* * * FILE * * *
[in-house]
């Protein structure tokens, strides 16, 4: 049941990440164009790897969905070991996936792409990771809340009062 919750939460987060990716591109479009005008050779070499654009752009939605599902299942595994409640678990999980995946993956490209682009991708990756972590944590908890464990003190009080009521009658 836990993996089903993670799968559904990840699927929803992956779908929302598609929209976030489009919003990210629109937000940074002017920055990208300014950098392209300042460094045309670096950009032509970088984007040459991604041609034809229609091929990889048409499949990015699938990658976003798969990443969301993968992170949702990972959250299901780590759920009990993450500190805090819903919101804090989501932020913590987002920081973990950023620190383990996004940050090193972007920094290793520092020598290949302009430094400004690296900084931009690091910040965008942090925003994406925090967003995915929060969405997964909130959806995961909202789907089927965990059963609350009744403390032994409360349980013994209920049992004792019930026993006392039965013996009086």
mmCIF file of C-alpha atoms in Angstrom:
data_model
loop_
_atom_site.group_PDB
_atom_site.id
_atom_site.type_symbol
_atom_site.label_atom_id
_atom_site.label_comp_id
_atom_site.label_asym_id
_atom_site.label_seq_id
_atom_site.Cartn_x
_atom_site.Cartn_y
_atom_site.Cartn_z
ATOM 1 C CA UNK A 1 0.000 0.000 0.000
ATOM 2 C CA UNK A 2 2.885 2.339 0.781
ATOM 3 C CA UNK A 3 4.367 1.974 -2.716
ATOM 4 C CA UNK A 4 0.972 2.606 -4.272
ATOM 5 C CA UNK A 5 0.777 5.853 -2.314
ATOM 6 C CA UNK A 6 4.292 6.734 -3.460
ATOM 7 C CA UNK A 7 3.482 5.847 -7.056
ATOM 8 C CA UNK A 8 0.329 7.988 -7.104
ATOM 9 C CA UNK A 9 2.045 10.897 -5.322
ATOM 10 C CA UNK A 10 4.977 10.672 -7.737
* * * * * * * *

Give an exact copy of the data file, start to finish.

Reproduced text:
[in-house]
């Protein structure tokens, strides 16, 4: 049941990440164009790897969905070991996936792409990771809340009062 919750939460987060990716591109479009005008050779070499654009752009939605599902299942595994409640678990999980995946993956490209682009991708990756972590944590908890464990003190009080009521009658 836990993996089903993670799968559904990840699927929803992956779908929302598609929209976030489009919003990210629109937000940074002017920055990208300014950098392209300042460094045309670096950009032509970088984007040459991604041609034809229609091929990889048409499949990015699938990658976003798969990443969301993968992170949702990972959250299901780590759920009990993450500190805090819903919101804090989501932020913590987002920081973990950023620190383990996004940050090193972007920094290793520092020598290949302009430094400004690296900084931009690091910040965008942090925003994406925090967003995915929060969405997964909130959806995961909202789907089927965990059963609350009744403390032994409360349980013994209920049992004792019930026993006392039965013996009086």
mmCIF file of C-alpha atoms in Angstrom:
data_model
loop_
_atom_site.group_PDB
_atom_site.id
_atom_site.type_symbol
_atom_site.label_atom_id
_atom_site.label_comp_id
_atom_site.label_asym_id
_atom_site.label_seq_id
_atom_site.Cartn_x
_atom_site.Cartn_y
_atom_site.Cartn_z
ATOM 1 C CA UNK A 1 0.000 0.000 0.000
ATOM 2 C CA UNK A 2 2.885 2.339 0.781
ATOM 3 C CA UNK A 3 4.367 1.974 -2.716
ATOM 4 C CA UNK A 4 0.972 2.606 -4.272
ATOM 5 C CA UNK A 5 0.777 5.853 -2.314
ATOM 6 C CA UNK A 6 4.292 6.734 -3.460
ATOM 7 C CA UNK A 7 3.482 5.847 -7.056
ATOM 8 C CA UNK A 8 0.329 7.988 -7.104
ATOM 9 C CA UNK A 9 2.045 10.897 -5.322
ATOM 10 C CA UNK A 10 4.977 10.672 -7.737